Dip the brush in the water and remove the excess on a paper towel. We want the bristles to be damp, not soaking wet. Then the rest is simple; just gently run the brush across a section of fresh paint. Drag the paint from the wet area onto the dry area. This way, the water trapped between the bristles will thin the paint and consequently increase its transparency as you move the brush. Repeat in little sections until the gradient covers the whole area.

As you can tell, this method allows for more accuracy than the previous one. The fading process doesn’t change the shape of the painted area significantly. We have far more control over the effect. This also means that you can apply it to plastic models, as long as you keep factors like paint consistency in mind. In fact, you can achieve stunning effects with this method; some that we’d normally only associate with airbrushing. A modeler who has mastered this technique and uses it to create amazing works of art is Win Eiam-Ong, also known as The Paint Pusher (and the talented individual from whom I picked up this trick!). I’ve seen Win handpaint gradients to emulate beam effects, light up monoeyes, and all sorts of shading and highlighting effects. I highly recommend checking out his work; it’s a great source of inspiration.

Pigments (“dry on dry”)

The last technique I’ll be showing you today may look familiar to those who followed the Galbaldy Beta series. We’ll be using Tamiya Weathering Master set A to bring the handpainted colors together and enhance the overall look of the terrain.

You don’t necessarily have to use this type of weathering pigment for this job. Powdered pigments are also really easy to use and work just as fine.

Since I’ve already shown you how I use this product in a past tutorial, I won’t go into much detail. But basically, I used all 3 colors and both ends of the tool included in the set. I went with the brush for minor application around the edges of the colors, and the sponge for open areas.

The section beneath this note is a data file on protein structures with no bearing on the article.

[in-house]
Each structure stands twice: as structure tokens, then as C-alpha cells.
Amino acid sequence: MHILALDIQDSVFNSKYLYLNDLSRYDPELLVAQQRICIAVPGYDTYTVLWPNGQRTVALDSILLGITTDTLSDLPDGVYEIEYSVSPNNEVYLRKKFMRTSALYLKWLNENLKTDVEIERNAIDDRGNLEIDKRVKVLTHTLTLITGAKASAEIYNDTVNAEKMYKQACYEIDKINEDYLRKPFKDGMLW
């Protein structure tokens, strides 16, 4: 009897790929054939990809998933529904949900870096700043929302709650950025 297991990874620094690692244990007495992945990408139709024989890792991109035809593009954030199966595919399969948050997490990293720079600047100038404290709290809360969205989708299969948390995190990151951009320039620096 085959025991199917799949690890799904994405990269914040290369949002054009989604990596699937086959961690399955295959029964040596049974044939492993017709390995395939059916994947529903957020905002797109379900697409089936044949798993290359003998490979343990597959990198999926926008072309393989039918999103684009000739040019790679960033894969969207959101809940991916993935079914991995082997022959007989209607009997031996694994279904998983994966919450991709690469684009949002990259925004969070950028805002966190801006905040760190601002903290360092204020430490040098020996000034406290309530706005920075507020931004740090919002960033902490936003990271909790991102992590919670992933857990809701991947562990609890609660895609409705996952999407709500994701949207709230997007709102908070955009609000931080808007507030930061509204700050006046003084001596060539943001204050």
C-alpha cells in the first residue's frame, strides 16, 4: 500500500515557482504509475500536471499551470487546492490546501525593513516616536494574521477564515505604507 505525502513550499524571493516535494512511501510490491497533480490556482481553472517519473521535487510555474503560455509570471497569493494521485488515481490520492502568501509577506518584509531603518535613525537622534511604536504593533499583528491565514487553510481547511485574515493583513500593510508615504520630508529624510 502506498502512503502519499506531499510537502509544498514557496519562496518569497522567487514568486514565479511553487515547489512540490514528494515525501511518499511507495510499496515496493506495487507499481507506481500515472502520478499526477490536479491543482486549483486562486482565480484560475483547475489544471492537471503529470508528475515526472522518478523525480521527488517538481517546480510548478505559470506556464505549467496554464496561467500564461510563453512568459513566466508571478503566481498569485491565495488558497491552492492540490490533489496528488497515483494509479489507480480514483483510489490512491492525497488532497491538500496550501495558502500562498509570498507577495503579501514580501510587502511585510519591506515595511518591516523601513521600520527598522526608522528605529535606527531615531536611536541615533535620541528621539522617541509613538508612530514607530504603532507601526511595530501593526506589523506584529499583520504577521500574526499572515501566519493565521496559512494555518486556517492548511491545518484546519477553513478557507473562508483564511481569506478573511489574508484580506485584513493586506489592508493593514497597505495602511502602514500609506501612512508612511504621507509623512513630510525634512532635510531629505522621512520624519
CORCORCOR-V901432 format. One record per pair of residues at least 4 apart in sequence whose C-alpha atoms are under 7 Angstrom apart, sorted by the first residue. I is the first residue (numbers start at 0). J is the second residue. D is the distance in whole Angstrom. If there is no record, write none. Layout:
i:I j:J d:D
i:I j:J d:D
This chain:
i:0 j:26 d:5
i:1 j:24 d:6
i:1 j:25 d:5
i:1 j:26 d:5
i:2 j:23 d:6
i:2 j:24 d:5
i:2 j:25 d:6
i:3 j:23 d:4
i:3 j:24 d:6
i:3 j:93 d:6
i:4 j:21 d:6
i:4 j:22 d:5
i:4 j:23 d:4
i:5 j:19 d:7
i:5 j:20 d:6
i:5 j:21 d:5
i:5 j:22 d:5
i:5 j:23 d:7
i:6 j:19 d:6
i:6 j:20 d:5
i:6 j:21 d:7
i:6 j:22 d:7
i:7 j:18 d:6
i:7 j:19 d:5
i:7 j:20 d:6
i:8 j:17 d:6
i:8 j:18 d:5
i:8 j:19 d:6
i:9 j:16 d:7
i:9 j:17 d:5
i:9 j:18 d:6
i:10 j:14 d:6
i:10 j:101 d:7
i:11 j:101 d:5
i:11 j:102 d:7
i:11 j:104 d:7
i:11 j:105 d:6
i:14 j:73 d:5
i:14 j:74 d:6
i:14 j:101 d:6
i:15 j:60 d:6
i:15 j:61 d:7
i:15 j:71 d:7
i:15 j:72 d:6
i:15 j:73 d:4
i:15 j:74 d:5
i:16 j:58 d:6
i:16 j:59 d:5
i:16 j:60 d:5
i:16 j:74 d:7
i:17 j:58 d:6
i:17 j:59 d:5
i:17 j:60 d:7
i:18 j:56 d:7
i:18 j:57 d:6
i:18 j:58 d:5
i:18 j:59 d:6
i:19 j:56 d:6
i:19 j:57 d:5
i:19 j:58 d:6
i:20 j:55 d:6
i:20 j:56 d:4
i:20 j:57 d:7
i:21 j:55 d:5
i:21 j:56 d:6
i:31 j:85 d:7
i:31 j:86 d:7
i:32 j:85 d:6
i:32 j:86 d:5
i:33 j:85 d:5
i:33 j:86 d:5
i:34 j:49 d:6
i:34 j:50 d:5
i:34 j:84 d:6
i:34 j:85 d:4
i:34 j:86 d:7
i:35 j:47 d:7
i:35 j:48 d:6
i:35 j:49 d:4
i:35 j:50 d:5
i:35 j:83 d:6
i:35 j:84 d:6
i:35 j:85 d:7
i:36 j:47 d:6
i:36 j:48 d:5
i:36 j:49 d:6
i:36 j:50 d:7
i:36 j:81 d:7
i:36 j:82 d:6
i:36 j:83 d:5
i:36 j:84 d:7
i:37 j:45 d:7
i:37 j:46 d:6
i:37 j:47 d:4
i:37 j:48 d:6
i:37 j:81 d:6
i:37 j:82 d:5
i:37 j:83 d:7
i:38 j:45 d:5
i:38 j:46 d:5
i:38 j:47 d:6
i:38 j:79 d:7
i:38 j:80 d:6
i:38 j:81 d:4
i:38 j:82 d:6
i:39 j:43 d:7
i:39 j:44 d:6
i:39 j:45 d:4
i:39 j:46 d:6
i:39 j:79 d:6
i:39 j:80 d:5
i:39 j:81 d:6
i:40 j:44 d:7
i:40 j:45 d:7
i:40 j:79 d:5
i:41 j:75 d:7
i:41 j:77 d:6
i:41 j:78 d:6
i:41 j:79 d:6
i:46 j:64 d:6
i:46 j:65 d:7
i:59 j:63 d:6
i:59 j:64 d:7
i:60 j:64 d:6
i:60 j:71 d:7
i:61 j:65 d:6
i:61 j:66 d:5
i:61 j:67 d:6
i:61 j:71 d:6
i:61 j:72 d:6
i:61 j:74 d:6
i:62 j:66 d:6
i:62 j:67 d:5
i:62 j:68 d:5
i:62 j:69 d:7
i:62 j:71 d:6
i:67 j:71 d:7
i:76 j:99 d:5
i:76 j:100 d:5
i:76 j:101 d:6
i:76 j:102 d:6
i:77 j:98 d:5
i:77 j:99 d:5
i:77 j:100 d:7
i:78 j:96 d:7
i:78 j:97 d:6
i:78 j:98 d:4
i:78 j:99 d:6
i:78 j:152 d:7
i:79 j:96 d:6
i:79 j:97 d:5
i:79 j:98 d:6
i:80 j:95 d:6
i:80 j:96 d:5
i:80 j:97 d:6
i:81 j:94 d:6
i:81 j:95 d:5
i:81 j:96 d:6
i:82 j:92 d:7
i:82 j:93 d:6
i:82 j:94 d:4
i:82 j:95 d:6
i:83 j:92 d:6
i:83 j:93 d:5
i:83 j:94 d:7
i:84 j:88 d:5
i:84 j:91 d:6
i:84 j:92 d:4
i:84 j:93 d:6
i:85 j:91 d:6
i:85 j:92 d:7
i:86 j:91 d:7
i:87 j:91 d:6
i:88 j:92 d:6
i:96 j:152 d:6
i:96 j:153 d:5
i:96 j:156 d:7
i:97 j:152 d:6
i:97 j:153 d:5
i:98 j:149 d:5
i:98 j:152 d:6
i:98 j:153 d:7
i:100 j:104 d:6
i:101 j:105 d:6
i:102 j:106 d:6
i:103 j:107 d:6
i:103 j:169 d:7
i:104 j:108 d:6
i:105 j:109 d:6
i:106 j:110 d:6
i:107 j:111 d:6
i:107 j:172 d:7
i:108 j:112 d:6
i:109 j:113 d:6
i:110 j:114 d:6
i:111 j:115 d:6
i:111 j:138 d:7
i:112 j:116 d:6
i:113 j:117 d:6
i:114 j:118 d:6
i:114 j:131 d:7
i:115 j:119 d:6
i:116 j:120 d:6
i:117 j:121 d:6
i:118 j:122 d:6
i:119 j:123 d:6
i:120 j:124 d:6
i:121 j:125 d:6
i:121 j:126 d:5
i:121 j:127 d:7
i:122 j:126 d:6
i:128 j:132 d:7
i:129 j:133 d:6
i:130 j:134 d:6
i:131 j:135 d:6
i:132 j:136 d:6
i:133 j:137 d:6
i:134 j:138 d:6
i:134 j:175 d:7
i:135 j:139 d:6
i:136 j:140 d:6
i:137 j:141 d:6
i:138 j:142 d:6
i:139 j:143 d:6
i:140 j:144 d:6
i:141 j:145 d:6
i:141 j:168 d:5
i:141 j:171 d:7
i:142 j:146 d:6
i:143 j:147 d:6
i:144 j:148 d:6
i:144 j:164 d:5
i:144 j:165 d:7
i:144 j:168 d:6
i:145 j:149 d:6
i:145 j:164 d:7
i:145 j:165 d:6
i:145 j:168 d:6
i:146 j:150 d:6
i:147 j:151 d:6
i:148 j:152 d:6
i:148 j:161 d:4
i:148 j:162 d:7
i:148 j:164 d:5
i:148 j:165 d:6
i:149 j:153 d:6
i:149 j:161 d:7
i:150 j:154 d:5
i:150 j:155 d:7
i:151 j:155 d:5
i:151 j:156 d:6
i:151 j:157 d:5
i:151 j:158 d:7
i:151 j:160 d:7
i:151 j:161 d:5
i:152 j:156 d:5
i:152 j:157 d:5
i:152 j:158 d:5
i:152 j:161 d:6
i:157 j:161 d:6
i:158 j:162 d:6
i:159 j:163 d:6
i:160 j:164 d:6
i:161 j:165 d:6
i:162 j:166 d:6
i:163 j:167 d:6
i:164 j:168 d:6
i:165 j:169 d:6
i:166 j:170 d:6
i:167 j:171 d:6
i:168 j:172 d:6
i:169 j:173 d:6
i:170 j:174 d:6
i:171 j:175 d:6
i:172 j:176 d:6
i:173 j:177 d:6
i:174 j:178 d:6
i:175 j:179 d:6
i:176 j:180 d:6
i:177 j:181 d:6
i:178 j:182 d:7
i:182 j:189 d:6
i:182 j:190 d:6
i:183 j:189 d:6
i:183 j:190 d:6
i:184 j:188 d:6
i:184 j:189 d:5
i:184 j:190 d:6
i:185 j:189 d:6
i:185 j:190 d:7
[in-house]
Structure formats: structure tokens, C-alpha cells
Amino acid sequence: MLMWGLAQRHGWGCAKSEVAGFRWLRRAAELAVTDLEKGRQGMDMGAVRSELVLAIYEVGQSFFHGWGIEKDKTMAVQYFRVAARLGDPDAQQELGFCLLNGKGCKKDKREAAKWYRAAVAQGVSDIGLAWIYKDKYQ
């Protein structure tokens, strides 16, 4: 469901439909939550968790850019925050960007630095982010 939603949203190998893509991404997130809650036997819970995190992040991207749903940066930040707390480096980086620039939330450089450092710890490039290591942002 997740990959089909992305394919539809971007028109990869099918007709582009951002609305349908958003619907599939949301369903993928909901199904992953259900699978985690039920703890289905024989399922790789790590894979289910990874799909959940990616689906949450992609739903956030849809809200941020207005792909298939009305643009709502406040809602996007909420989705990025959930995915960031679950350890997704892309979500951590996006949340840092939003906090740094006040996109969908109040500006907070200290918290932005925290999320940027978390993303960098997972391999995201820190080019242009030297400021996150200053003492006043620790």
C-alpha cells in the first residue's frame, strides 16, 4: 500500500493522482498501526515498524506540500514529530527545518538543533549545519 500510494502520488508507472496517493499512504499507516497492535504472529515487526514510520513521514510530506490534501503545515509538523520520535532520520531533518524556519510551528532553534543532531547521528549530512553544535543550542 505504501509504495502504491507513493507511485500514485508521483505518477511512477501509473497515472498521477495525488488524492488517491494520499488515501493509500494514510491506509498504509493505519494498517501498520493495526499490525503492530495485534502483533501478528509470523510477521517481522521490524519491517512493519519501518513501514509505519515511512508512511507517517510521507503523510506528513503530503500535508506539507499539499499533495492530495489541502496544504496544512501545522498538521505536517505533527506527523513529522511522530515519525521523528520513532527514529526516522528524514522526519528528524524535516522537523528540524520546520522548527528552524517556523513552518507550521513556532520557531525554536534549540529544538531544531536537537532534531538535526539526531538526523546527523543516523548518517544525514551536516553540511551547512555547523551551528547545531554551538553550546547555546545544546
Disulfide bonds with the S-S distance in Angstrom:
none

Apart from reducing the contrast between the colors we painted earlier, the pigments also added some new tones. This gives the vignette a nice color richness, which is a nice basis for the subsequent steps. What are these steps, you may ask. Well, my plans include brushing a brown wash over the surface, making little rocks and scattering around some junk.

But for now, that’s all! Let me remind you that you can apply these techniques on model kits, not only on diorama bases. Just make sure you take into consideration the differences between terrain and the non-porous nature of plastic. As you probably know, painting terrain is way more forgiving. Unlike with model kits, a thicker consistency or a more liberal application of paint won’t necessarily end up badly. In conclusion, as long as you thin your paint properly and brush thin layers, you’ll be fully able to implement the methods I demonstrated today on your builds.

Now go have fun and try something new. Happy modeling!

Haro Vignette Series
Part 1 2 3

Share This Post

Gunpla modeler and student from Rivera, Uruguay. Constantly seeking realism through creative techniques. Totally not the only Guncannon fan in the southern hemisphere.

Leave a Reply

Your email address will not be published. Required fields are marked *

You may use these HTML tags and attributes: <a href="" title=""> <abbr title=""> <acronym title=""> <b> <blockquote cite=""> <cite> <code> <del datetime=""> <em> <i> <q cite=""> <s> <strike> <strong>

This site uses Akismet to reduce spam. Learn how your comment data is processed.